NJPA February 2012 Newsletter
In this newsletter…
- Management of monochorionic-diamniotic twin gestations
- Information on MaterniT21 testing
- Meet our perinatologist
About Monochorionic-Diamniotic Twins
Monochorionic-diamniotic twin gestations are unique in that they are at risk for certain conditions that are not encountered in dichorionic multiple gestations. For example, twin-twin transfusion syndrome is seen in approximately 15% of monochorionic twins and if left untreated, it is associated with extremely poor fetal outcomes and death of either one or both twins. There are also risks to the co-twin survivor with regards to neurological outcomes in the event of a single twin intrauterine fetal demise.
Due to these risks, it is recommended that these pregnancies undergo close fetal surveillance and that these patients be delivered at an earlier gestational age compared to dichorionic twin pregnancies.
There are limited data to establish the optimal timing of delivery for twin pregnancies. ACOG does not provide clear recommendations on this topic, but most experts have proposed earlier delivery recommendations for monochorionic twins based on observed rates of fetal death in the third trimester.
Best Practice for the Management of Monochorionic-Diamniotic Twin Gestations
- Chorionicity is best established in the first trimester and patients with multiple gestations should undergo an ultrasound in the first trimester, if possible
- Monitoring for signs of twin-twin transfusion syndrome is recommended beginning at 16 weeks gestation, followed by assessment of amniotic fluid volumes every 2 weeks
- A Level 2 study is recommended between 18-20 weeks gestation
- Serial fetal growth scans at 4 week intervals
- A cervical length assessment is recommended between 22-24 weeks gestation for preterm birth risk prediction
- Weekly antepartum fetal testing beginning at 32 weeks gestation
- Delivery should be considered at 36 weeks gestation
Screening for Fetal Down Syndrome by DNA Sequencing Maternal Blood with the MaterniT21 Test
A recently released commercial test is available to screen your high-risk pregnant population for fetal Down syndrome. The test has been validated in patients with any of the following high risk criteria:
- Advanced maternal age
- Family history of Down syndrome (affected full or half-sibling of current pregnancy)
- Ultrasound abnormality that would cause you to offer CVS/amniocentesis
- Positive Down syndrome screen
The Sequenom clinical validation study showed a Down syndrome detection rate of 99.1% and a false positive rate of 0.2%.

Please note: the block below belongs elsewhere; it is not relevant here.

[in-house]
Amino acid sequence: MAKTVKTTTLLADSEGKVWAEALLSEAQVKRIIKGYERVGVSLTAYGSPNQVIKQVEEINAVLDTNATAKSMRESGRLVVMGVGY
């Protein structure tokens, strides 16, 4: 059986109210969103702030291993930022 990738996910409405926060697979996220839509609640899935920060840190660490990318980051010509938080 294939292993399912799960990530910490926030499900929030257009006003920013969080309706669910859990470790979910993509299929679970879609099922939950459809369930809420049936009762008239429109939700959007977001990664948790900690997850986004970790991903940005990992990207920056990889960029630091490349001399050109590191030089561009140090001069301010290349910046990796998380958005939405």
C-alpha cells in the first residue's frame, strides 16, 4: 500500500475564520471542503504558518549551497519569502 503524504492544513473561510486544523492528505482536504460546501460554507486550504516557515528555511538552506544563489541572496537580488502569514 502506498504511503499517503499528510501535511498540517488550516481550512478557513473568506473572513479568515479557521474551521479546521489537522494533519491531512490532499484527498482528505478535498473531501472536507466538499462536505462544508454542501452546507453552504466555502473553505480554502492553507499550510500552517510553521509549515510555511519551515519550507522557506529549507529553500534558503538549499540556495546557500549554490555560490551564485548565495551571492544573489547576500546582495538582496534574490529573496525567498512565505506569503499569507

While this is an exciting development that some have predicted may eliminate 98% of invasive diagnostic tests, it comes at this stage with a number of caveats and concerns:
- It is a screening test, NOT a diagnostic test.
- At this time, it IS NOT validated in low risk patients, multiple gestations, Trisomy 13 or Trisomy 18.
- It has not yet been proven to diagnose other chromosomal abnormalities that may have been detected by CVS/amniocentesis/first trimester screening (FTS).
- IT IS NOT A REPLACEMENT FOR FTS AT THIS TIME.
Sequenom does not have well-established payor contracts at this time but current costs could easily range from a minimum of $235 for PPO insured patients to $1900 or more for HMO patients. The retail price is about $2700.
The International Society of Prenatal Diagnosis (ISPD) has made a reasonable statement that stresses and recommends that patients should receive formal genetic counseling prior to undergoing this test.
NJPA concurs with the ISPD statement and will offer the test to patients that meet the inclusion criteria due to the complexity of the screening/testing options. The ideal setting may indeed be referral at 10 weeks gestation that would allow blood draw if indicated and desired at that time with nuchal translucency measurement 2 weeks later. This would allow instant risk assessment in many cases at that time while minimizing the number of invasive prenatal diagnostic tests.
Meet Our Perinatologist
Tania Kasdaglis, MD
Dr. Kasdaglis graduated from the Saint George’s University School of Medicine. She completed her residency at Saint Barnabas Medical Center in Livingston, New Jersey before undertaking her fellowship in Maternal Fetal Medicine at the University of Maryland. Dr. Kasdaglis has a strong research interest in the prediction and management of placental dysfunction and the prevention of preterm birth. Dr. Kasdaglis joined NJPA in August of 2011.
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